Book Review: Young Money
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Young Money: Inside the Hidden World of Wall Street's Post-Crash Recruits tells the stories of eight young Wall Streeters who were hired after the Crash. Author Kevin Roose, New York magazine business writer, shadowed each subject for more than three years. They started their jobs in 2009- 2010, and most, but not all, are from elite ivy universities. Their identities are not revealed, and understandably so, since they could be fired for unauthorized media contacts. While Roose says some of the personal details and events have been changed; the stories are true, and read as candid and revealing.
Their actual work experience often comes across as disillusioning, with periodic depression. This is partly due to the long work days, sometimes involving consecutive 24-hour workdays. The work is Excel spreadsheet focused. The new recruits are constantly "on call." One noted, "My life doesn't belong to me anymore." It is a picture of the top Wall Street firms hiring the best graduates they can find, paying them very well, and then making their lives miserable. A good question is, "Why?" One answer seems to be is to create "unflagging loyalty," a culture where the employees jump immediately to their bosses' demands. Some of this is due to customer service of the firms; some is just tradition. Despite all the changes in Wall Street since the Crash, the "process of becoming a banker seems to have changed very little."
In addition to the unhappy work experiences, many of the recent hires were "tempted to leave an industry whose best days are numbered." They concluded the current period is "no longer part of a familiar boom-and-bust cycle—that they were witnessing the fundamental transformation of the active financial services industry." Additionally, Silicon Valley companies "made a massive land grab for junior analysts," concluding they "have the work ethic. and they're smart as hell." Companies like Facebook and Google became alternative career paths for the generation that went so strongly for investment banking.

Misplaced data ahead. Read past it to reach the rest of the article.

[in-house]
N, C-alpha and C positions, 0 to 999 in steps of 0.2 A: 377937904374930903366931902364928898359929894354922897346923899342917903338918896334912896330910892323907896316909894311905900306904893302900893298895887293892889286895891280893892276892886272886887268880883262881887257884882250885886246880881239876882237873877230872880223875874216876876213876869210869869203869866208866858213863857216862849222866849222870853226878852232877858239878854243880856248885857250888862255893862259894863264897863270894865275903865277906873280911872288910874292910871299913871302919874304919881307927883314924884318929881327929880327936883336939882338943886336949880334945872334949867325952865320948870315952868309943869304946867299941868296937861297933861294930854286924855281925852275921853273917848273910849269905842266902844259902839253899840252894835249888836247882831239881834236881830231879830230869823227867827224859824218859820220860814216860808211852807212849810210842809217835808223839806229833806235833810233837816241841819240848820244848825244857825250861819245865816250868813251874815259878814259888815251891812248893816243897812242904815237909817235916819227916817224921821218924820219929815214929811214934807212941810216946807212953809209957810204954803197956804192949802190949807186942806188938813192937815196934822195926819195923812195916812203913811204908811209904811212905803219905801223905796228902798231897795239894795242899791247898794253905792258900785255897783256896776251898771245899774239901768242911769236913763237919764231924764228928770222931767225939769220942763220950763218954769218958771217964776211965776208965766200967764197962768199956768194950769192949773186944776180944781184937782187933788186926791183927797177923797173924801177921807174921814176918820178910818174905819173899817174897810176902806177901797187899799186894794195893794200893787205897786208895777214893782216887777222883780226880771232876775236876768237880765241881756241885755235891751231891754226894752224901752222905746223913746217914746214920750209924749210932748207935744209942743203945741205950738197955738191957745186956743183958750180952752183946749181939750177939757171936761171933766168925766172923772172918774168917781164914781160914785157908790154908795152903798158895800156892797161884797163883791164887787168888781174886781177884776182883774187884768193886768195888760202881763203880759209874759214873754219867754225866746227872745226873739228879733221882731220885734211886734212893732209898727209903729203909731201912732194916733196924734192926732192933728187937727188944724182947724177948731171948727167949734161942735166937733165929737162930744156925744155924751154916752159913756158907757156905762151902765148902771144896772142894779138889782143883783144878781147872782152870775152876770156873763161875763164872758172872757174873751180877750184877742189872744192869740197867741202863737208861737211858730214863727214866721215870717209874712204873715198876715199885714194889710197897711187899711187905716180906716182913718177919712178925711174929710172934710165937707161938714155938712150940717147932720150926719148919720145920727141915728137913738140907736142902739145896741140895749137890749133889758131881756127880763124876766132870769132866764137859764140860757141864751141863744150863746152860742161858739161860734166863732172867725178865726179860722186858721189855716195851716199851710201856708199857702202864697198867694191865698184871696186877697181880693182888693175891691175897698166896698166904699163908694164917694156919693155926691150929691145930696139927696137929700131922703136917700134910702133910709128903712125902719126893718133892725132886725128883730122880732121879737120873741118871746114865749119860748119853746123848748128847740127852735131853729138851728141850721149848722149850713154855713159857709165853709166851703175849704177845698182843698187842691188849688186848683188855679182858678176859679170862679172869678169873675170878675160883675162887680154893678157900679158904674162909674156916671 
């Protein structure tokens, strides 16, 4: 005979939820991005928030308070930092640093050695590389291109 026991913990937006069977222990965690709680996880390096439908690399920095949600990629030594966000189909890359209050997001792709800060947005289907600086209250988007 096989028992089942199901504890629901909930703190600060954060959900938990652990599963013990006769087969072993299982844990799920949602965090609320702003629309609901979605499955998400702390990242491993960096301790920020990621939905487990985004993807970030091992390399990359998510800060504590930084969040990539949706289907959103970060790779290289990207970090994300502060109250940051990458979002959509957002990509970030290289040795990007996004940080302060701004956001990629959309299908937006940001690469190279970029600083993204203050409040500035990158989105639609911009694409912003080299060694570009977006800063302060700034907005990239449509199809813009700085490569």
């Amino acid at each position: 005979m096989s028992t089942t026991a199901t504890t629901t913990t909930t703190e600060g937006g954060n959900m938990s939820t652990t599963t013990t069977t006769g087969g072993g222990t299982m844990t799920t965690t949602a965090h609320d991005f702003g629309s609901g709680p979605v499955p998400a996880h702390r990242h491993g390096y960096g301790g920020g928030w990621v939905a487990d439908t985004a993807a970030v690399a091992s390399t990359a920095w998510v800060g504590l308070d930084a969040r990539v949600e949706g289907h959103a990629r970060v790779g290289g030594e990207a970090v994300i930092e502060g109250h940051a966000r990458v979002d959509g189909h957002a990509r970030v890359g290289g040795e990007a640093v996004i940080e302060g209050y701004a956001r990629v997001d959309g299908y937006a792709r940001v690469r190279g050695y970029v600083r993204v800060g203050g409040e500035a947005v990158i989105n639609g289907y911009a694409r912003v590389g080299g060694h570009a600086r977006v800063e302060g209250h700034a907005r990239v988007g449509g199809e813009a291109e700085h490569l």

One of the attractions of the two-year analyst programs was they open other doors. This is very important in an industry were new entrants can get stereotyped very early, often into dead-end jobs. Once stuck and stereotyped, it is enormously difficult to get out onto the fast track. Little sleep, and unhappy days and nights can be a worthwhile trade-off for an exciting, very profitable future. One of the best doors that can open is to private equity. Private equity "is the most prestigious place a young bank analyst can end up...the equivalent of making the Pro Bowl as a rookie." And the basic reason for being on Wall Street hasn't changed. As one boss said to a young analyst, "if money is not your main concern here, you should leave."
Toward the end of the stories, young people "were just trying to keep from drowning." Roose asks, "What are the benefits of a Wall Street career?" The answer? "Opportunity for social and economic advancement. The introduction into a network of powerful and accomplished people, the ability to escape a normal existence for one that is truly remarkable." As it has for decades, Wall Street will have ups and downs in its appeal to new graduates. In my Wharton MBA class of 1960, only a minority went to Wall Street. Later, Wharton became a feeder school for the investment banks, with Corporate America having little attraction for its students. Whatever the current image, "among the young and ambitious, Wall Street is still a draw."